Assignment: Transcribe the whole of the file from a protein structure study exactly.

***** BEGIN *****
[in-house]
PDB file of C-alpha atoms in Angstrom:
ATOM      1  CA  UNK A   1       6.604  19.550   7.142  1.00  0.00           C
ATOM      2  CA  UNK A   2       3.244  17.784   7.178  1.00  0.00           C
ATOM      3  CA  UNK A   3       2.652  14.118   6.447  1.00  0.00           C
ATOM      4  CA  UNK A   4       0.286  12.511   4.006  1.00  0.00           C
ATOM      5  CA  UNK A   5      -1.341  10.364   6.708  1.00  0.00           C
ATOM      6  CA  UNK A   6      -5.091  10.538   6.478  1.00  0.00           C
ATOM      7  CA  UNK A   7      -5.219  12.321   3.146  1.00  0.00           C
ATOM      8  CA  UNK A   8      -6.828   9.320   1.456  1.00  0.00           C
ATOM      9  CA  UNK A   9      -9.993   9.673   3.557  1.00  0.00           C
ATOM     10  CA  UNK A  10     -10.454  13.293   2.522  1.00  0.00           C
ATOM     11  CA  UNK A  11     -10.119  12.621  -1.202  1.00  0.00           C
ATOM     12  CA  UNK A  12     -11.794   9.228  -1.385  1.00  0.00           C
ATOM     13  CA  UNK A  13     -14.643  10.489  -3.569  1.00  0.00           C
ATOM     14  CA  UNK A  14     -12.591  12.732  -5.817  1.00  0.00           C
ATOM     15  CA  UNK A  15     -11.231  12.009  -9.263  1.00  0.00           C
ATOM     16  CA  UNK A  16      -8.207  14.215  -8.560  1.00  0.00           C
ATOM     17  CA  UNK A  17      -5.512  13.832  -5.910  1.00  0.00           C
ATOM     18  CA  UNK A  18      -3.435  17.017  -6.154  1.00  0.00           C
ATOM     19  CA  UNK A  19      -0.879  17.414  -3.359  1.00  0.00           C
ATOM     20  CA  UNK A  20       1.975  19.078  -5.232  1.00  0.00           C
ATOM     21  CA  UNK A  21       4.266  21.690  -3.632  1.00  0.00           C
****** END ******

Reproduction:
[in-house]
PDB file of C-alpha atoms in Angstrom:
ATOM      1  CA  UNK A   1       6.604  19.550   7.142  1.00  0.00           C
ATOM      2  CA  UNK A   2       3.244  17.784   7.178  1.00  0.00           C
ATOM      3  CA  UNK A   3       2.652  14.118   6.447  1.00  0.00           C
ATOM      4  CA  UNK A   4       0.286  12.511   4.006  1.00  0.00           C
ATOM      5  CA  UNK A   5      -1.341  10.364   6.708  1.00  0.00           C
ATOM      6  CA  UNK A   6      -5.091  10.538   6.478  1.00  0.00           C
ATOM      7  CA  UNK A   7      -5.219  12.321   3.146  1.00  0.00           C
ATOM      8  CA  UNK A   8      -6.828   9.320   1.456  1.00  0.00           C
ATOM      9  CA  UNK A   9      -9.993   9.673   3.557  1.00  0.00           C
ATOM     10  CA  UNK A  10     -10.454  13.293   2.522  1.00  0.00           C
ATOM     11  CA  UNK A  11     -10.119  12.621  -1.202  1.00  0.00           C
ATOM     12  CA  UNK A  12     -11.794   9.228  -1.385  1.00  0.00           C
ATOM     13  CA  UNK A  13     -14.643  10.489  -3.569  1.00  0.00           C
ATOM     14  CA  UNK A  14     -12.591  12.732  -5.817  1.00  0.00           C
ATOM     15  CA  UNK A  15     -11.231  12.009  -9.263  1.00  0.00           C
ATOM     16  CA  UNK A  16      -8.207  14.215  -8.560  1.00  0.00           C
ATOM     17  CA  UNK A  17      -5.512  13.832  -5.910  1.00  0.00           C
ATOM     18  CA  UNK A  18      -3.435  17.017  -6.154  1.00  0.00           C
ATOM     19  CA  UNK A  19      -0.879  17.414  -3.359  1.00  0.00           C
ATOM     20  CA  UNK A  20       1.975  19.078  -5.232  1.00  0.00           C
ATOM     21  CA  UNK A  21       4.266  21.690  -3.632  1.00  0.00           C